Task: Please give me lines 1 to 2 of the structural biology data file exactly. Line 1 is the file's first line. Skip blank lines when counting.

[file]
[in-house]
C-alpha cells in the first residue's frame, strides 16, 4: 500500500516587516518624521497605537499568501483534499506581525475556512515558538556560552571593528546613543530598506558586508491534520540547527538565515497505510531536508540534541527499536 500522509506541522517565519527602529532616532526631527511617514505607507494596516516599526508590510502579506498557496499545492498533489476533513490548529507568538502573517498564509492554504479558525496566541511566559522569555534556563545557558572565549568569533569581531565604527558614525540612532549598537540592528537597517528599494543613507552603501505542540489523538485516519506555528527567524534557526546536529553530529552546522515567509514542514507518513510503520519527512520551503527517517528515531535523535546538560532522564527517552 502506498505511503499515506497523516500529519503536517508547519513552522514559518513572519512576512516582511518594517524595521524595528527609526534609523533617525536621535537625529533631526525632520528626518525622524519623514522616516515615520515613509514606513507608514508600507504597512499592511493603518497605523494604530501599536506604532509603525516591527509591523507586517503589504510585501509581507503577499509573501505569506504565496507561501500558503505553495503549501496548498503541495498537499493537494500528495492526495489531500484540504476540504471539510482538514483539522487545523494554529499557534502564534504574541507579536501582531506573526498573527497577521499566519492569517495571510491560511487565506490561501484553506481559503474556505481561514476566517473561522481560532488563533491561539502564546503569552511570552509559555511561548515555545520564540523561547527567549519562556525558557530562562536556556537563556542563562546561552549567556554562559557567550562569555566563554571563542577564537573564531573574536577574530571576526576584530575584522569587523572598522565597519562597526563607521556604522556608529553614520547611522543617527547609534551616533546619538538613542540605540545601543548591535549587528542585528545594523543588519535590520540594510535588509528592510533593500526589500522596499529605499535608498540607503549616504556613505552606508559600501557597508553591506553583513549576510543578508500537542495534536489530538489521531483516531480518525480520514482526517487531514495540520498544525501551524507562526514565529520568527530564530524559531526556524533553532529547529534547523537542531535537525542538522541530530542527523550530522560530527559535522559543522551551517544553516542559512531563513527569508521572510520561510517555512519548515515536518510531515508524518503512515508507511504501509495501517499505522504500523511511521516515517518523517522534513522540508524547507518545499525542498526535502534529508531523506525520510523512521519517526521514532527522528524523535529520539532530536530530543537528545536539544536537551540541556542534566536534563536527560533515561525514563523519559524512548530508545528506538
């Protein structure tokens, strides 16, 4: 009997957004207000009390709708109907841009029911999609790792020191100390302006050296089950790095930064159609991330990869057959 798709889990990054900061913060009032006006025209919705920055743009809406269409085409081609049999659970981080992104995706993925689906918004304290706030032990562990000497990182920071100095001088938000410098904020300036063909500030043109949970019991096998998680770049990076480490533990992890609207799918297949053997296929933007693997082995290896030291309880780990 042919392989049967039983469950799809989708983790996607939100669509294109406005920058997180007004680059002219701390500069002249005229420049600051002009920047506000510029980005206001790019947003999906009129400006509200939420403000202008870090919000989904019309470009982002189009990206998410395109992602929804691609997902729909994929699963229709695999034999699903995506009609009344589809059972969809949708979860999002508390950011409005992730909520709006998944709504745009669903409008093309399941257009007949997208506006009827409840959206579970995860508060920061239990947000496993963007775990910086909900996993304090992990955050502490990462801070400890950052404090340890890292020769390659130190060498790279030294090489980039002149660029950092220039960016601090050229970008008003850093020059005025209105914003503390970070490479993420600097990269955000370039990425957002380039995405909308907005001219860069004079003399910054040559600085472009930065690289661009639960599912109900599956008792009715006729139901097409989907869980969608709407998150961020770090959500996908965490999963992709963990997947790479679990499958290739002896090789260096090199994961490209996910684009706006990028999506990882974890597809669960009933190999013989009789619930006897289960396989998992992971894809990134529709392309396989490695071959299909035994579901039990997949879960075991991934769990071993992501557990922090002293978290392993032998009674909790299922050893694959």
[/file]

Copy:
[in-house]
C-alpha cells in the first residue's frame, strides 16, 4: 500500500516587516518624521497605537499568501483534499506581525475556512515558538556560552571593528546613543530598506558586508491534520540547527538565515497505510531536508540534541527499536 500522509506541522517565519527602529532616532526631527511617514505607507494596516516599526508590510502579506498557496499545492498533489476533513490548529507568538502573517498564509492554504479558525496566541511566559522569555534556563545557558572565549568569533569581531565604527558614525540612532549598537540592528537597517528599494543613507552603501505542540489523538485516519506555528527567524534557526546536529553530529552546522515567509514542514507518513510503520519527512520551503527517517528515531535523535546538560532522564527517552 502506498505511503499515506497523516500529519503536517508547519513552522514559518513572519512576512516582511518594517524595521524595528527609526534609523533617525536621535537625529533631526525632520528626518525622524519623514522616516515615520515613509514606513507608514508600507504597512499592511493603518497605523494604530501599536506604532509603525516591527509591523507586517503589504510585501509581507503577499509573501505569506504565496507561501500558503505553495503549501496548498503541495498537499493537494500528495492526495489531500484540504476540504471539510482538514483539522487545523494554529499557534502564534504574541507579536501582531506573526498573527497577521499566519492569517495571510491560511487565506490561501484553506481559503474556505481561514476566517473561522481560532488563533491561539502564546503569552511570552509559555511561548515555545520564540523561547527567549519562556525558557530562562536556556537563556542563562546561552549567556554562559557567550562569555566563554571563542577564537573564531573574536577574530571576526576584530575584522569587523572598522565597519562597526563607521556604522556608529553614520547611522543617527547609534551616533546619538538613542540605540545601543548591535549587528542585528545594523543588519535590520540594510535588509528592510533593500526589500522596499529605499535608498540607503549616504556613505552606508559600501557597508553591506553583513549576510543578508500537542495534536489530538489521531483516531480518525480520514482526517487531514495540520498544525501551524507562526514565529520568527530564530524559531526556524533553532529547529534547523537542531535537525542538522541530530542527523550530522560530527559535522559543522551551517544553516542559512531563513527569508521572510520561510517555512519548515515536518510531515508524518503512515508507511504501509495501517499505522504500523511511521516515517518523517522534513522540508524547507518545499525542498526535502534529508531523506525520510523512521519517526521514532527522528524523535529520539532530536530530543537528545536539544536537551540541556542534566536534563536527560533515561525514563523519559524512548530508545528506538